Saturday, January 05, 2013

Novel Craft: Side Characters

Hi, folks, I'm a novelist and like to spend January chatting about novel crafting.  Novels are huge undertakings and take some serious work.  This series is about practical advice for those with a complete novel draft.  Once you have a substantial draft, you must fine-tune your novel.  During this stage of novel crafting, you must leverage each element of your novel. How is this done? I will spend this month offering tips and suggestions to add texture and depth to your novel. This week I'll focus on side characters.

Solid drafts have powerful main characters that are fully realized. They have interesting and complex plots. The settings are also rich and detailed. Even with all this in place, your book is not complete. This is the time to add dimension to your story. One way to do this to pay close attention side characters. It's important to make sure that each one of your characters is uniquely distinct from all other characters in your story. There is nothing more annoying than a story with one-dimensional side characters. Stereotypical side characters will also weaken your story.  You must take time to bring these side characters to life.

Look at them closely. Are they always making obvious choices? Consider letting them make unusual choices that clash with the choices of the main characters of your story. What can your side characters do to surprise your reader?  Allow side characters to steal scenes. I learned a lot about side characters from Peanuts by Charles M. Schulz. This classic comic strip is packed scene stealers.
Main character Charlie Brown's friend Linus clings to his security blanket but speaks eloquently about matters of faith. His sister, Lucy, is the bully of the story, but is also the manager of the psychiatric booth, offering five cent advice. On top of that, she's an awful baseball player. These side characters shine.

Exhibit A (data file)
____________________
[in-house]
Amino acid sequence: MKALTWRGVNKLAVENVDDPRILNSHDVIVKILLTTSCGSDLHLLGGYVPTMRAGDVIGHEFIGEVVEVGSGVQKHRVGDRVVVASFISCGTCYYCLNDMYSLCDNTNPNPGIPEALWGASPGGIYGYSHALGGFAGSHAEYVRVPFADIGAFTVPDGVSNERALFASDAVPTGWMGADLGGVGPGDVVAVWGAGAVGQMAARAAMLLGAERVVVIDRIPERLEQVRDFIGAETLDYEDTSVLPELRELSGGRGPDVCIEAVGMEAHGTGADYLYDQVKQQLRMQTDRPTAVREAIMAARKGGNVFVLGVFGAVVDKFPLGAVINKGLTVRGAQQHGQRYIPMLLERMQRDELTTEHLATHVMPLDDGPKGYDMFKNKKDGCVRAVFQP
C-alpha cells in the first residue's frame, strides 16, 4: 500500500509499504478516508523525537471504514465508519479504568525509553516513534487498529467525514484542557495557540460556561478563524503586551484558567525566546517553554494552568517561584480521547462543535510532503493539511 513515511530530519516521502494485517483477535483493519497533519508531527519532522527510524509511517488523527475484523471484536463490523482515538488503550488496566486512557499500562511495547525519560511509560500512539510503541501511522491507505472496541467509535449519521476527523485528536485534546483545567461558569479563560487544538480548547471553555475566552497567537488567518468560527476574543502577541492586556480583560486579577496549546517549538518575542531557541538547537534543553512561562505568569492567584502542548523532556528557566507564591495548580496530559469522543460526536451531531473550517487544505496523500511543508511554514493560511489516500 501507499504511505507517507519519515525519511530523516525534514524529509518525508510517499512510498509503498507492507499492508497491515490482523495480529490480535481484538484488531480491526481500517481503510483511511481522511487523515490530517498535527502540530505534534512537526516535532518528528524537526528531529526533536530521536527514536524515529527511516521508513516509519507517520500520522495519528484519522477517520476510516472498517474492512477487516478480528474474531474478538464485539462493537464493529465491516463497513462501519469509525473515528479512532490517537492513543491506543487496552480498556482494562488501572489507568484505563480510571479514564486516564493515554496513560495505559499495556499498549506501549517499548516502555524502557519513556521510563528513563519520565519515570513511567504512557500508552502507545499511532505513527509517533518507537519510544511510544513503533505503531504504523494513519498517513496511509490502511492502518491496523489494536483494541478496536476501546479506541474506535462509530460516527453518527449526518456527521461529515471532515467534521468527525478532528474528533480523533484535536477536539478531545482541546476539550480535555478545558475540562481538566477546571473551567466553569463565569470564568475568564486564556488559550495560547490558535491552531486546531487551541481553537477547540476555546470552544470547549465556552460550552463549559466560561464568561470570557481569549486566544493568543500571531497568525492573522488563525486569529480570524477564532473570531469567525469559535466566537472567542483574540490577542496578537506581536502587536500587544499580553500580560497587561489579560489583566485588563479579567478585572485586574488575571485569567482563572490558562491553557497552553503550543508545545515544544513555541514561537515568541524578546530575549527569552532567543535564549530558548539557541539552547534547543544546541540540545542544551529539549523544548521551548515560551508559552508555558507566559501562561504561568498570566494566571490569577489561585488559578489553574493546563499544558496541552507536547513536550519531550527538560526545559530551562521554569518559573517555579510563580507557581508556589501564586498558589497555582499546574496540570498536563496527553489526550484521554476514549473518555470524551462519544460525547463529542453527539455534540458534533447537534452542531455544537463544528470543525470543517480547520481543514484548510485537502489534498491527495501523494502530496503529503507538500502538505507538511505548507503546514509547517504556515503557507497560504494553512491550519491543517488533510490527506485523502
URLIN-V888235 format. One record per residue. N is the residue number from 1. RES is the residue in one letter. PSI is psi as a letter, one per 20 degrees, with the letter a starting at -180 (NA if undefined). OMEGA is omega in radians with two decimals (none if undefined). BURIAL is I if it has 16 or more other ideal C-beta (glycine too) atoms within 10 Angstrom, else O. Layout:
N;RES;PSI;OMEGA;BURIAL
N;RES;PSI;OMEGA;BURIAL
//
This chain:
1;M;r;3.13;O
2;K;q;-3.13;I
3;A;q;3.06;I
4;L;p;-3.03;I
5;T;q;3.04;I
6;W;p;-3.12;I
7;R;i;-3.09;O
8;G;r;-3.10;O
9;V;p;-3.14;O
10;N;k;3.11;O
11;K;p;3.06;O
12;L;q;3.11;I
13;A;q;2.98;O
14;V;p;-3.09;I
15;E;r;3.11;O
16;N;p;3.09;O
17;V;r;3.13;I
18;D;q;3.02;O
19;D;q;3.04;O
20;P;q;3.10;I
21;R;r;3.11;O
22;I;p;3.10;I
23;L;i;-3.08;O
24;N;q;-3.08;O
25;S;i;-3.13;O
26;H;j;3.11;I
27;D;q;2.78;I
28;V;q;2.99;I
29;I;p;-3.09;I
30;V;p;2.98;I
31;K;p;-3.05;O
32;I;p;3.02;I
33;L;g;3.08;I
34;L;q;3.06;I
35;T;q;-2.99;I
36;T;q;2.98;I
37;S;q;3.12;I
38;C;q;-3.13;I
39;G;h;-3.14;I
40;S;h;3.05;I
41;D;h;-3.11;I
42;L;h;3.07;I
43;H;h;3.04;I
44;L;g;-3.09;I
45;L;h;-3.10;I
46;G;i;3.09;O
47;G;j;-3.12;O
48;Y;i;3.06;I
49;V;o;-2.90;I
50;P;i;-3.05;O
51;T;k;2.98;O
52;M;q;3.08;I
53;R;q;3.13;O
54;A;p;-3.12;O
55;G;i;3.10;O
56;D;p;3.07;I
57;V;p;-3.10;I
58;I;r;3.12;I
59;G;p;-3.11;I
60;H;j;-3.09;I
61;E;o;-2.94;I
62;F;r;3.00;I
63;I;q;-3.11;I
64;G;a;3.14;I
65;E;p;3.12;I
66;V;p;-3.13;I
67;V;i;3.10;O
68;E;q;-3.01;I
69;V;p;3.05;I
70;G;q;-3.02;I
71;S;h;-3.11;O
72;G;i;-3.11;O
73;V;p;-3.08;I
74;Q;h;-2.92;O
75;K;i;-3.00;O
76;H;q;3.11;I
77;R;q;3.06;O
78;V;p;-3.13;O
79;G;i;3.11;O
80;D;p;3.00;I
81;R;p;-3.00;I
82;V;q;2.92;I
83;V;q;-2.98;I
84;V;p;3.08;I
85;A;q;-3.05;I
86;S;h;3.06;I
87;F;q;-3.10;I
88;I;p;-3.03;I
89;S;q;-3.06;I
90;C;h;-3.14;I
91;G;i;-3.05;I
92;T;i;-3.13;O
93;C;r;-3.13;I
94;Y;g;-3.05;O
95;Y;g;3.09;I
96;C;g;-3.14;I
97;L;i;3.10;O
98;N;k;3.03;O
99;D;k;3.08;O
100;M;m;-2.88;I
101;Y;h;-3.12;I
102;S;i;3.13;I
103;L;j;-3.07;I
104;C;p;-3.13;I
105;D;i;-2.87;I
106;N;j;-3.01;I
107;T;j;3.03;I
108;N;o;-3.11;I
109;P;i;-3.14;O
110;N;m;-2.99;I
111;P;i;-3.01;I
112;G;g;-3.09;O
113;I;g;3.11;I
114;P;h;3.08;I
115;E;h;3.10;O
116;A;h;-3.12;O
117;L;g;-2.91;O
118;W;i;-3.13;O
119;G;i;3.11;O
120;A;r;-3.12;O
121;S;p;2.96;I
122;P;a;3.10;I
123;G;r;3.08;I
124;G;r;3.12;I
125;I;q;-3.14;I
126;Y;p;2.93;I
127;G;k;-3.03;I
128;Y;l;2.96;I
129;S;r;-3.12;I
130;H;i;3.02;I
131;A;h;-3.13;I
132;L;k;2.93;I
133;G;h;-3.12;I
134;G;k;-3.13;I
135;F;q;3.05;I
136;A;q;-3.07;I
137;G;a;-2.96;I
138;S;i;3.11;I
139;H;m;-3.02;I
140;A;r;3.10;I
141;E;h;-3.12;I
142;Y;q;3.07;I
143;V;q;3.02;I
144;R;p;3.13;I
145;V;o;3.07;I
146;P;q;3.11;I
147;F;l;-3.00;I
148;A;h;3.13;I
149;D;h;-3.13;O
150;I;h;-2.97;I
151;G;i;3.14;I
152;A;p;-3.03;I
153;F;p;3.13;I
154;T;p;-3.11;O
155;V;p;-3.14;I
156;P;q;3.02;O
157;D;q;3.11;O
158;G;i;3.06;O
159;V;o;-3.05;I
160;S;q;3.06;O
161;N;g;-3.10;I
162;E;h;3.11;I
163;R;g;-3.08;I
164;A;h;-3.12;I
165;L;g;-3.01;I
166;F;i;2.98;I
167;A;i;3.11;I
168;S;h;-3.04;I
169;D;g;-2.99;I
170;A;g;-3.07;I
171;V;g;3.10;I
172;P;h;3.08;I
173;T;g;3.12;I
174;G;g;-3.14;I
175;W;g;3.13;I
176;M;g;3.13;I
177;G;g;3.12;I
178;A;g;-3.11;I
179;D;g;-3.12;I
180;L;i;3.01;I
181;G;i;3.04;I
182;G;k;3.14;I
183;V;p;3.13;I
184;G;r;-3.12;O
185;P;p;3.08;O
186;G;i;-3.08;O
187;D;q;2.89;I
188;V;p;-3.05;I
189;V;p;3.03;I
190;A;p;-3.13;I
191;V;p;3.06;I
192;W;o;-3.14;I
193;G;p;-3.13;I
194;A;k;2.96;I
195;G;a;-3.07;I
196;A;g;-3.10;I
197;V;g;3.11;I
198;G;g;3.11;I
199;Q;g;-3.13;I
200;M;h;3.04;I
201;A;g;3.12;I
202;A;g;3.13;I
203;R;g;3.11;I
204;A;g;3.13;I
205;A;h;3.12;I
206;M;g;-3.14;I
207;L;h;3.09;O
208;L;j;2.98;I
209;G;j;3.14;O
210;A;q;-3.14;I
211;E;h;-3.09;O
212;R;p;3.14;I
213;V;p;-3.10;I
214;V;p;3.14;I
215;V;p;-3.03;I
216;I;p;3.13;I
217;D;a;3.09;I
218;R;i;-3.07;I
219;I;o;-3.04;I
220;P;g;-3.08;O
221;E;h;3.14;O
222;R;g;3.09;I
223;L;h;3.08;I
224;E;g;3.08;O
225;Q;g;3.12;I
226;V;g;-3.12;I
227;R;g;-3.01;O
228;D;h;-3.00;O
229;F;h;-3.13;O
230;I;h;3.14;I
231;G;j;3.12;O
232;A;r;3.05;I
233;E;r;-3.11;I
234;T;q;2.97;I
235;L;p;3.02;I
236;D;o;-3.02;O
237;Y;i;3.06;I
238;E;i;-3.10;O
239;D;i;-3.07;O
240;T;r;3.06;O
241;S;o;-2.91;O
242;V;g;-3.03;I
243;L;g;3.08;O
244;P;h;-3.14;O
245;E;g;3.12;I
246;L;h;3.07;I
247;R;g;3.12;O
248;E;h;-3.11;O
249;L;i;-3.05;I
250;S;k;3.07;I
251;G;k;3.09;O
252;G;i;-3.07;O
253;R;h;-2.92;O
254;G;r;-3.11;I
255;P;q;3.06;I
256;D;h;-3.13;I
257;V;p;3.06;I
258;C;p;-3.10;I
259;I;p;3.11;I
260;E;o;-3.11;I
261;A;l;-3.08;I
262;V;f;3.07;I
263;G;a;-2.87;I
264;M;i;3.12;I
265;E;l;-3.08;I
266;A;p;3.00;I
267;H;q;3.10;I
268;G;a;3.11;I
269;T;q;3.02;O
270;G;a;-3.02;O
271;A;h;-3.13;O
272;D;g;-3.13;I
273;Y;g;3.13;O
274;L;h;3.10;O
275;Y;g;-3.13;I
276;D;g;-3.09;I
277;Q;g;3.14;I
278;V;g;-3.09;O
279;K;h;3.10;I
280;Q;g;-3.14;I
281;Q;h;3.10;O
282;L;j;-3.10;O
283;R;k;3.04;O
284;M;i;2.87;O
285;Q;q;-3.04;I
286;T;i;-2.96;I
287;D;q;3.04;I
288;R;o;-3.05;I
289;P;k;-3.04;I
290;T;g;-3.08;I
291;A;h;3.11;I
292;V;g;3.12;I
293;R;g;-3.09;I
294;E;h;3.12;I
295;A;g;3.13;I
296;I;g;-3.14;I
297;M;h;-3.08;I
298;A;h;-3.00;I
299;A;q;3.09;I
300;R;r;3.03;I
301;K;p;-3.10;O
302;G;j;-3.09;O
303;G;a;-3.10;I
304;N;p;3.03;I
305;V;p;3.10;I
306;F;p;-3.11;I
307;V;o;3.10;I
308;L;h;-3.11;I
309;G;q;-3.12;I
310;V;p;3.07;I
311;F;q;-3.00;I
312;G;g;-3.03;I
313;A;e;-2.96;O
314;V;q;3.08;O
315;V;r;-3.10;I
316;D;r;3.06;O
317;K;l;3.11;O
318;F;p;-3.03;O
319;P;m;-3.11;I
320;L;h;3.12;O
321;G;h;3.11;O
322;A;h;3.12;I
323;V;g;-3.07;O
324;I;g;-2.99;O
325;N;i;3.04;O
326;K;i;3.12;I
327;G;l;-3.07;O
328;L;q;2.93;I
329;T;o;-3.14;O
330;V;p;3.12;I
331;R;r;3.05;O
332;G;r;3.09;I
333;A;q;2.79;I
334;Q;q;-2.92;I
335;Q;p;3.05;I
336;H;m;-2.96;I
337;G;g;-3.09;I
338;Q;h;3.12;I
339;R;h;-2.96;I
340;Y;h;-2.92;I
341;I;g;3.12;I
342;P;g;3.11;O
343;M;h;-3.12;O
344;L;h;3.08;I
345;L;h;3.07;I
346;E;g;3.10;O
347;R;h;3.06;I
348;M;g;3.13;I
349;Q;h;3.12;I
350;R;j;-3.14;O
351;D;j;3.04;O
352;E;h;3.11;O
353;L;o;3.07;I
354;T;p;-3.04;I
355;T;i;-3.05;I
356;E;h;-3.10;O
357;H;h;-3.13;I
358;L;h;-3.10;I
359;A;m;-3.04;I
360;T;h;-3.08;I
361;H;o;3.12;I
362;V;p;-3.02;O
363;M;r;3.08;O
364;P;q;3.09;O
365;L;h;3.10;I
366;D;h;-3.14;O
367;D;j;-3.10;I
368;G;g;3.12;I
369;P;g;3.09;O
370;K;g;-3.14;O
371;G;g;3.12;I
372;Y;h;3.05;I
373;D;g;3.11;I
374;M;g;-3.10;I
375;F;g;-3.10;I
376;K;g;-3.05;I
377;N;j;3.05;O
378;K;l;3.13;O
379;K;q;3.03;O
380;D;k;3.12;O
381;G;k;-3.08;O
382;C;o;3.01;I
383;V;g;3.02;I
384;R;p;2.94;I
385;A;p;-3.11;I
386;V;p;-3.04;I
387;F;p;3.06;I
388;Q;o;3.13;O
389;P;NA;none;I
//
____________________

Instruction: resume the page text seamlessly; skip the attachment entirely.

Allow your side characters to grow. A side character can become quite significant. Think about Snoopy, Charlie Brown's pet dog, who began as a conventional dog but acquired alternative personas -- the Red Baron and Joe Cool. Snoopy is a struggling writer and is an excellent baseball player (note the contrast with Lucy-- defintely look for those opportunities.) . All the Peanuts characters have a unique slant.  Are you using your side characters to add color and depth to your masterpiece? 

Look at stories that have an ensemble approach for the best examples of side characters. Not every story needs an ensemble approach but every story will benefit from more complex side-characters. Come back next week for more advice to fine-tune your novel.  

Here is a doodle: "Rainbow".



A quote for your pocket!

A book is never a masterpiece: it becomes one. Genius is the talent of a dead man. Carl Sandberg

5 comments:

Mirka Breen said...

Side characters is where I have the most *pure fun.*

With my MG, THE VOICE OF THUNDER, I had an offer to publish about a year before the offer I accepted. The first publisher wanted me to omit one of the side characters. I would always consider such, especially as this was the first offer I got. But as I mulled it over, it became clear to me that this one character, "side" or not, was important and had to stay. That meant I had to move on and not accept their offer. Really hard at the time.
Side characters must matter in every way. I agree.

Candilynn Fite said...

In my YA historical, which I've not yet polished, I still need to go back in and do this very thing. The first draft was all about what the main character did, and I noticed she was the one who propelled the plot forward. At every turn, what she did or said twisted the plot. Your post has given me lots to mull over. By going back in and creating these side characters to make choices, which are out of her control, may very well be what the novel needs.

Vijaya said...

What a wonderful series -- do you somehow know what I need to work on? I've seen so many wips where it is the secondary characters that round off the book.

Happy New Year, Molly!

MollyMom103 said...

Hi Mirka, Thanks for illustrating the absolute importance of side characters. I appreciate your candid thoughts.

Candi! Hope this whole series hits the right spot. You are a rising star.

Hi, Vijaya, ah, I'm always so glad to find us in step. Happy New Year! Hug.

Faith Pray said...

So many aspects to work on! When I was a teen, my mom and dad would always harp on me to revise my writing, and in true teen fashion, I rolled my eyes and whinged. Now I get it! So much to do! I love side characters. I love the depth and unexpectedness they can bring to a story. I want to keep my sides from being stereotyp-ic. Any ideas on how to steer away from stereotypes?